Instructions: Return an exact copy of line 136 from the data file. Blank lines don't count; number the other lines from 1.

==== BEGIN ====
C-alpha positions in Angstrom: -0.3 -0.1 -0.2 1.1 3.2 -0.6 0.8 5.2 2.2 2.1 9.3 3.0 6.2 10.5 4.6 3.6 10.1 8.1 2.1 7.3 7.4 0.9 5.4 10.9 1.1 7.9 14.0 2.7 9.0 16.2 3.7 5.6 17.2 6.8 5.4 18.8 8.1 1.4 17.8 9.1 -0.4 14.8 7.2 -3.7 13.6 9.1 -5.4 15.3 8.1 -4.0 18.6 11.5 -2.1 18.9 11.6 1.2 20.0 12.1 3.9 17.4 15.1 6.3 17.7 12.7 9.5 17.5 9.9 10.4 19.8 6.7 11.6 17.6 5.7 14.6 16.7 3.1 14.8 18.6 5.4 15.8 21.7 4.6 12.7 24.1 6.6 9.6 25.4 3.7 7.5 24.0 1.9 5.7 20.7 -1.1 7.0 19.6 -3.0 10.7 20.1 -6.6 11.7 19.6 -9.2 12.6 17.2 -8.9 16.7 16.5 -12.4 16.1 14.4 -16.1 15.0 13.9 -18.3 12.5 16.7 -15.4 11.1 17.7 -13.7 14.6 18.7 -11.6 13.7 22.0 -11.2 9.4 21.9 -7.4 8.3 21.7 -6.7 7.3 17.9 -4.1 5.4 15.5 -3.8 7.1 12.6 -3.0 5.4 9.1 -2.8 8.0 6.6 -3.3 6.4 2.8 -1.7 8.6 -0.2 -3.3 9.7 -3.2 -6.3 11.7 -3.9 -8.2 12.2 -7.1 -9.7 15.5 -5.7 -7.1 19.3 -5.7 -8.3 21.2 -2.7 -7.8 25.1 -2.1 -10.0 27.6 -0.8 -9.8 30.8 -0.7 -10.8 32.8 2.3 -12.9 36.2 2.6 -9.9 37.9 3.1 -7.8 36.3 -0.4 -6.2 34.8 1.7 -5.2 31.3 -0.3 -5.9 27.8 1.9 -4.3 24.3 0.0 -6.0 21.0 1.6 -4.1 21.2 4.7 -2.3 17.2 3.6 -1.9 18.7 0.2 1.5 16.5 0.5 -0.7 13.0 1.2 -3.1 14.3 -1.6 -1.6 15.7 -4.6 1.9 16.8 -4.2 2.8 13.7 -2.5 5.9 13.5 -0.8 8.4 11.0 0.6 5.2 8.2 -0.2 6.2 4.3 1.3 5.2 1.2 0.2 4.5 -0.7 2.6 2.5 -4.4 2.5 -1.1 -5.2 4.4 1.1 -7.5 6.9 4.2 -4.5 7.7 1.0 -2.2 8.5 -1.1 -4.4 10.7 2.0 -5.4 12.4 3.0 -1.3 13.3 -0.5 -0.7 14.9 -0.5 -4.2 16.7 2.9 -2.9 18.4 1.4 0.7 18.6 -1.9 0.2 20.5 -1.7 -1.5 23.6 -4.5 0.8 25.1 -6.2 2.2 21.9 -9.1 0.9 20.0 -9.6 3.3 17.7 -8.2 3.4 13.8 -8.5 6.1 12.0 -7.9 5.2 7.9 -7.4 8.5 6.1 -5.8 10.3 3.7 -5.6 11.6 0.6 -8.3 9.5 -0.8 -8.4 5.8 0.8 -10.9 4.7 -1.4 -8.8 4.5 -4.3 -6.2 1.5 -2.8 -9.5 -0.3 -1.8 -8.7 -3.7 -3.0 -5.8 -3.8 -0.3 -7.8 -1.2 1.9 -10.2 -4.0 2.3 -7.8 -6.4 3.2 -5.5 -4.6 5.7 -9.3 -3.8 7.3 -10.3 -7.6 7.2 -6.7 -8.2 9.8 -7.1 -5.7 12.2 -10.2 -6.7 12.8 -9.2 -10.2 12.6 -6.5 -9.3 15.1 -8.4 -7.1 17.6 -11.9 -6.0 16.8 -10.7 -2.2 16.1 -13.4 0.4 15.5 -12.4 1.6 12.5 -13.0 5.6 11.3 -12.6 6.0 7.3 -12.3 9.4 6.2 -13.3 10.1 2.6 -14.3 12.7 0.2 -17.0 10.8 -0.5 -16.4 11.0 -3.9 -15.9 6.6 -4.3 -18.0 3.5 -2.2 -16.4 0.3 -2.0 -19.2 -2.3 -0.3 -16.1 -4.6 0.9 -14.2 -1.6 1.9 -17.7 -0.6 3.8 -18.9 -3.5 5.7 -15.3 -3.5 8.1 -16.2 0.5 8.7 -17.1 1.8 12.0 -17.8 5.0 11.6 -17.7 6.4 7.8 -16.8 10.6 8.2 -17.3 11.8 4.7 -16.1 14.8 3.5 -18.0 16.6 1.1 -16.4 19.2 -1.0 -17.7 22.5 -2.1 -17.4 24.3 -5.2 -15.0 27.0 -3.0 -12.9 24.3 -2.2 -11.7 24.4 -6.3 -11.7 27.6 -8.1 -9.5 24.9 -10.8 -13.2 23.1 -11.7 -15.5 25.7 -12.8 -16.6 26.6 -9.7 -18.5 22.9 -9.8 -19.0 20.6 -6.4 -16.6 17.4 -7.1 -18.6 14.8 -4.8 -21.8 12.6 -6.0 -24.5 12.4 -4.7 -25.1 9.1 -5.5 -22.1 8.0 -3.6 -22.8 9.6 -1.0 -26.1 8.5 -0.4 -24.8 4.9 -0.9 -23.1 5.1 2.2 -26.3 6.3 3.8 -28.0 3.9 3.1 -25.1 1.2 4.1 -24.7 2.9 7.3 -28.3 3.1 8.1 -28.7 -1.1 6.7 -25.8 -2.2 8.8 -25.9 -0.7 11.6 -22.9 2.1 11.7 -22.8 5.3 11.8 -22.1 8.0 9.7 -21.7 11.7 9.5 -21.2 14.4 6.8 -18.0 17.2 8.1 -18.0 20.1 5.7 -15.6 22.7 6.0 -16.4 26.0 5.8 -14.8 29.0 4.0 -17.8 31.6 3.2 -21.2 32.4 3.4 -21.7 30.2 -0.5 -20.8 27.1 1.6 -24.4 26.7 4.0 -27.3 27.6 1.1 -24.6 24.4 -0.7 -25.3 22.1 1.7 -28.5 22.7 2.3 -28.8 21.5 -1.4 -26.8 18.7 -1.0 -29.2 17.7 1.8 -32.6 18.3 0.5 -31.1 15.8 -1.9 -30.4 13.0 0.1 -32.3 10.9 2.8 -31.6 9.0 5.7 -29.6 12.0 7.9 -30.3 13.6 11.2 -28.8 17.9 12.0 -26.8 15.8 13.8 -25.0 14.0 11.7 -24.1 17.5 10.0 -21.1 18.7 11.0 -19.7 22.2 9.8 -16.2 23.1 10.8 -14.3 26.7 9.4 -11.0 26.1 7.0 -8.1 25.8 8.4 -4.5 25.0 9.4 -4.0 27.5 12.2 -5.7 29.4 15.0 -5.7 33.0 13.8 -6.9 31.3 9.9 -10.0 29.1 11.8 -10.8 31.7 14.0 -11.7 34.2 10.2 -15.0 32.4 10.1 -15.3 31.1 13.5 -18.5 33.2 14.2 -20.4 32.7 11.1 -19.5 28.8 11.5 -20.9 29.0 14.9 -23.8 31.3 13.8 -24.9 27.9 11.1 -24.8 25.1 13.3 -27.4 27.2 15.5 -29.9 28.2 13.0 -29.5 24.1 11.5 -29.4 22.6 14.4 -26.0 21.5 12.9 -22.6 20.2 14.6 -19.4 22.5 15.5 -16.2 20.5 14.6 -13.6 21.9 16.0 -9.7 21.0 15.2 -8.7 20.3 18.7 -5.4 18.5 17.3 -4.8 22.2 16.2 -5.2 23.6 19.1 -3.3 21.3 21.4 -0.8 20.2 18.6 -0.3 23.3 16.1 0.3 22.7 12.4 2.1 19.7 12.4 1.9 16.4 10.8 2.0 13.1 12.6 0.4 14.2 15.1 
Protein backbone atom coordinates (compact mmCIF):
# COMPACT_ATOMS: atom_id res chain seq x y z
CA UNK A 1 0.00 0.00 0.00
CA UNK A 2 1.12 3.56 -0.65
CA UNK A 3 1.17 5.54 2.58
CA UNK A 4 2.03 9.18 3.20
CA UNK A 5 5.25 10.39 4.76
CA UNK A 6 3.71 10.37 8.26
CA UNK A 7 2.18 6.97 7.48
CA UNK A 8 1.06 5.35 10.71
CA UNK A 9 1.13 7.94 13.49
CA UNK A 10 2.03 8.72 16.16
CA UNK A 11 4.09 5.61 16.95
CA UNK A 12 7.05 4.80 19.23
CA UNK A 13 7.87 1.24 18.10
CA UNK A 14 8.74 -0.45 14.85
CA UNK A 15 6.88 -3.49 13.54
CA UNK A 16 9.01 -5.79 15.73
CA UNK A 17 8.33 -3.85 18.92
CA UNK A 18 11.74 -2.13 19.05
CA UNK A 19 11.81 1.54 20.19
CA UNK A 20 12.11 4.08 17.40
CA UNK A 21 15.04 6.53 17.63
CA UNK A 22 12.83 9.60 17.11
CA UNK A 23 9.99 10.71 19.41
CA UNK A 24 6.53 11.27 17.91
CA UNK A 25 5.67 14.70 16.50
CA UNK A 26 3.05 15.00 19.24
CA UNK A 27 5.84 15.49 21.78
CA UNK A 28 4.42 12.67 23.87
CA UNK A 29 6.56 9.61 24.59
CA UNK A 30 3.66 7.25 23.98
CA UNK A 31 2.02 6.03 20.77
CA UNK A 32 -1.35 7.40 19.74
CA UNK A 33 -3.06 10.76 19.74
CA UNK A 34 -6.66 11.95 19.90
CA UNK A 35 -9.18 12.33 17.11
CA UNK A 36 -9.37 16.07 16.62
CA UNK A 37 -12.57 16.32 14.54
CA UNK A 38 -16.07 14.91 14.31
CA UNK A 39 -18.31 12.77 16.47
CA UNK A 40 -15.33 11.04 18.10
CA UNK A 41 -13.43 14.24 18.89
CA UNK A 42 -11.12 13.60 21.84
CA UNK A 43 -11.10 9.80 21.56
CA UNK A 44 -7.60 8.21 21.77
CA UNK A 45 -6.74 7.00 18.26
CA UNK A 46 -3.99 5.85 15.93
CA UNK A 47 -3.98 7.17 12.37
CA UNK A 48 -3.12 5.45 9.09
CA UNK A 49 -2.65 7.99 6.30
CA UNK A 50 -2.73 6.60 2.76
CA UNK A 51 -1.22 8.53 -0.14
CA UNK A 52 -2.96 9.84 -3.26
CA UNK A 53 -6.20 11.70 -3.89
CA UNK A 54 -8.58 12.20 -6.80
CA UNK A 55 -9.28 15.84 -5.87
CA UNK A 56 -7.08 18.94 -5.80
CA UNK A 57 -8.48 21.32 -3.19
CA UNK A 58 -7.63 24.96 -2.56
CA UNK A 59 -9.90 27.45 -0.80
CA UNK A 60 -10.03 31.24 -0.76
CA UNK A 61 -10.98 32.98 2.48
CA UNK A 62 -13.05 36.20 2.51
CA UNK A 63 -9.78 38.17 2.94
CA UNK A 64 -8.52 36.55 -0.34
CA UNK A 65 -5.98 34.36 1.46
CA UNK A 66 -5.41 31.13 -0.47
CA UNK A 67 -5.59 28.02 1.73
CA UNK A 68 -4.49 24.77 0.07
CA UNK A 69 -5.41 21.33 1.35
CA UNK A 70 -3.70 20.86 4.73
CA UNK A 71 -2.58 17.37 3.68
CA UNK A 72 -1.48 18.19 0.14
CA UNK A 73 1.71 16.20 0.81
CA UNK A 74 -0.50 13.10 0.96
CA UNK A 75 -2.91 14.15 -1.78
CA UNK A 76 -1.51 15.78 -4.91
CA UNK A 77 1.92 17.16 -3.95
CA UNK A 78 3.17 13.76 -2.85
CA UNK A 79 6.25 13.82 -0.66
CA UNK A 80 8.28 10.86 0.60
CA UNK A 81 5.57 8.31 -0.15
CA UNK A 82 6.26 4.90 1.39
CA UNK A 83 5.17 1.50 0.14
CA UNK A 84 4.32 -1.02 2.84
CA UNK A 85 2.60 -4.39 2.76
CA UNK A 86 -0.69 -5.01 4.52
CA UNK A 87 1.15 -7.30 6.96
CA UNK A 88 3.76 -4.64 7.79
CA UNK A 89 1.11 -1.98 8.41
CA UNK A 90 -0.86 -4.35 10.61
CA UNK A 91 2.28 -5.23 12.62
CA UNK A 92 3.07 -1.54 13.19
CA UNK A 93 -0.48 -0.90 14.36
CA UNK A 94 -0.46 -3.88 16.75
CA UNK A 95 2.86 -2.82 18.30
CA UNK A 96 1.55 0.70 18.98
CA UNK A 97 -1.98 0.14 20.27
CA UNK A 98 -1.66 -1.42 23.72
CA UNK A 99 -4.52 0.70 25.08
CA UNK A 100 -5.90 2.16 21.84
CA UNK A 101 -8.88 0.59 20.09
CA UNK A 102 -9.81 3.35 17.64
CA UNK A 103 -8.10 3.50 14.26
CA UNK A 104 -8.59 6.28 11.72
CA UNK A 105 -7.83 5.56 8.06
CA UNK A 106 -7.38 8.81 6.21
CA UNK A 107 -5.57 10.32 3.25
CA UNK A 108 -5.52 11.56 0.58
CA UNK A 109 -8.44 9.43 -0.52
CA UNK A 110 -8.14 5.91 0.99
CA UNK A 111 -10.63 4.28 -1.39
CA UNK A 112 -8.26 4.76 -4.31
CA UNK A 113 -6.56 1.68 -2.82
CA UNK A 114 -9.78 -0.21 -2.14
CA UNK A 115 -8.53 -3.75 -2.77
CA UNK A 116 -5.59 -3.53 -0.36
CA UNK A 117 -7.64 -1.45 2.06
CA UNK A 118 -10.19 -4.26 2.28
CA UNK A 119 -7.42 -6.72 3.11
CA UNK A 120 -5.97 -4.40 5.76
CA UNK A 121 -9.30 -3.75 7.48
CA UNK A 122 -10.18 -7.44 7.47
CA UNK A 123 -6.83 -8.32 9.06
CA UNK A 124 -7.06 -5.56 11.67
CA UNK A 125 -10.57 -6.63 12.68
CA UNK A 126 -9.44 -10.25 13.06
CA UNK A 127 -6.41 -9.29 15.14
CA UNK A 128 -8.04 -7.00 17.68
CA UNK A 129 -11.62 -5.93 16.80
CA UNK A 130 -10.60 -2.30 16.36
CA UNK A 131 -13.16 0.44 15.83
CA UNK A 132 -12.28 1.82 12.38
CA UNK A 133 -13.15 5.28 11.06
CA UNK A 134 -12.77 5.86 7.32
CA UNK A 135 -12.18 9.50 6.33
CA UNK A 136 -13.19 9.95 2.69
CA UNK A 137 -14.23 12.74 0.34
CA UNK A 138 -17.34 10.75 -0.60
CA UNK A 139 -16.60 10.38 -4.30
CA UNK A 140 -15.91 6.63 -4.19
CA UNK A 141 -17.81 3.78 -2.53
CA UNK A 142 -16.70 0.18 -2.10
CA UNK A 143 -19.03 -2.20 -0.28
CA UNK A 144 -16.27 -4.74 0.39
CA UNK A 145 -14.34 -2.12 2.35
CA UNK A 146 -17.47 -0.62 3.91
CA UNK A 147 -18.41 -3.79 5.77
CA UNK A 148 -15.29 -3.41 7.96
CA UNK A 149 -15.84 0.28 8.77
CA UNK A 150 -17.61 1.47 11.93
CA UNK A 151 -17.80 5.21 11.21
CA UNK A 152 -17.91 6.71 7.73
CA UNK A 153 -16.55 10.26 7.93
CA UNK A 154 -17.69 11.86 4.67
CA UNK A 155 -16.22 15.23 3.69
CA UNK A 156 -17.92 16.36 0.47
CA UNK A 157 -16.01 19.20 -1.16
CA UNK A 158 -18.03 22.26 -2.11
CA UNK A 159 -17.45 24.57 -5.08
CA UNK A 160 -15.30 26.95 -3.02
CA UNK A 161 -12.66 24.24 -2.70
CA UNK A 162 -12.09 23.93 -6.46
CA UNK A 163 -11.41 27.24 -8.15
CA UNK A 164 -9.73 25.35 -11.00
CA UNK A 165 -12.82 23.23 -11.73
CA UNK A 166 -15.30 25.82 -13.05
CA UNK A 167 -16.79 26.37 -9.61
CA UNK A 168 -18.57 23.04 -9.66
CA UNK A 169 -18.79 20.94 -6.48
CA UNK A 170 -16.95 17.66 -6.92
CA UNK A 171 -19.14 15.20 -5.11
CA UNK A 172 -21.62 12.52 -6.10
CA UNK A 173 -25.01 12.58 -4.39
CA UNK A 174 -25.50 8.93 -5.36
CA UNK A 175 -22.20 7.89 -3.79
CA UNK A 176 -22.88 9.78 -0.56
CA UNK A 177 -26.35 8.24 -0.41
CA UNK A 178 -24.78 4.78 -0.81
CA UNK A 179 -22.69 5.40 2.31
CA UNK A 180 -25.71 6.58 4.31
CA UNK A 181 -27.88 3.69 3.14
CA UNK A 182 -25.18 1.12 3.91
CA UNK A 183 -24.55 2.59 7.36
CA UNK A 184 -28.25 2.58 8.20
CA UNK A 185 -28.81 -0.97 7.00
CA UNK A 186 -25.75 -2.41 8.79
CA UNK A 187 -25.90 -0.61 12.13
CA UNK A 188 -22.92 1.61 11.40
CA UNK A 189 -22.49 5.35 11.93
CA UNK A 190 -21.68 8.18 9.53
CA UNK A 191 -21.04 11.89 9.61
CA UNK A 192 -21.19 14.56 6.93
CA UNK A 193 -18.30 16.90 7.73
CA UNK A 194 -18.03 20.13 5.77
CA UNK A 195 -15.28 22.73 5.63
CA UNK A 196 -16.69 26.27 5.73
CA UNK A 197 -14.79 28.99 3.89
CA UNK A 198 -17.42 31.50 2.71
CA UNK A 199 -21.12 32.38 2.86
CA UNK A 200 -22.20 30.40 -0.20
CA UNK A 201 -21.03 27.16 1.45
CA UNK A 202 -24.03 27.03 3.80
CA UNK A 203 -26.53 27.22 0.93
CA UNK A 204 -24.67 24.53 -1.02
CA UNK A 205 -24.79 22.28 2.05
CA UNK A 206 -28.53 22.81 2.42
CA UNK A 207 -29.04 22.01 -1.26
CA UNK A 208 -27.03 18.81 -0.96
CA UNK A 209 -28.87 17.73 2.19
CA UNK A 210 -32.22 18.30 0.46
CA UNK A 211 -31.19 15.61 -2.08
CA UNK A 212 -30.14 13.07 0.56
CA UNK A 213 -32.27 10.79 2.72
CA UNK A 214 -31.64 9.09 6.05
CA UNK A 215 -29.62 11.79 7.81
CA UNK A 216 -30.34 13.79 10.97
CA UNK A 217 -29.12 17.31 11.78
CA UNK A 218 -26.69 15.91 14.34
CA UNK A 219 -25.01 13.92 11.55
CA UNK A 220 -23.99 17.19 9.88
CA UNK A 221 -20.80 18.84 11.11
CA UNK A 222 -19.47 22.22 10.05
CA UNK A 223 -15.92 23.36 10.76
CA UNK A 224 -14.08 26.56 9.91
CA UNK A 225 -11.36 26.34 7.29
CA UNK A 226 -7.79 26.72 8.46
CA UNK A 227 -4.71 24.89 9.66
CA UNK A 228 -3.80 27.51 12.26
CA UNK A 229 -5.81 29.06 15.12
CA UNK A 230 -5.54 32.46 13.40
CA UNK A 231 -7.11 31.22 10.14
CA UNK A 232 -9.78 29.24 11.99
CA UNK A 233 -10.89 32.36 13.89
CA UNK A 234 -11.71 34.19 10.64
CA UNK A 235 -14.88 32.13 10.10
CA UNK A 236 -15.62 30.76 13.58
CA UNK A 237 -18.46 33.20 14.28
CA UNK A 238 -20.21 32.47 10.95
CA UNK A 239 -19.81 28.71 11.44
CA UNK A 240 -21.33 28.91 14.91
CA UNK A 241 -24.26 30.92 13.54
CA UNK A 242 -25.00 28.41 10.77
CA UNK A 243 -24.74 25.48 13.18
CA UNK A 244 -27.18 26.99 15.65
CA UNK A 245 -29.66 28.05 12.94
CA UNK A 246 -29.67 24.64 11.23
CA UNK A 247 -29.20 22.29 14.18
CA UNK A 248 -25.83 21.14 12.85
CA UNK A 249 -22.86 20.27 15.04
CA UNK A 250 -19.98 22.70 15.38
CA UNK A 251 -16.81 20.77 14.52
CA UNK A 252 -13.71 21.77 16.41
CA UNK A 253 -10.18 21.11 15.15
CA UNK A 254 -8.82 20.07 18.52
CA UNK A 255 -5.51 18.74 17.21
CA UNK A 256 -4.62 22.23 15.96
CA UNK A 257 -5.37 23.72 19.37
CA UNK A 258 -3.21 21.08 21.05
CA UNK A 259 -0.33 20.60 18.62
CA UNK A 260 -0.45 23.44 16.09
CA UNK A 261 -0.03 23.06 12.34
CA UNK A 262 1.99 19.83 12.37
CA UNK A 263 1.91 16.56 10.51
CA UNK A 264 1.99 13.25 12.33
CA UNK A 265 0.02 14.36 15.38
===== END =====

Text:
CA UNK A 133 -13.15 5.28 11.06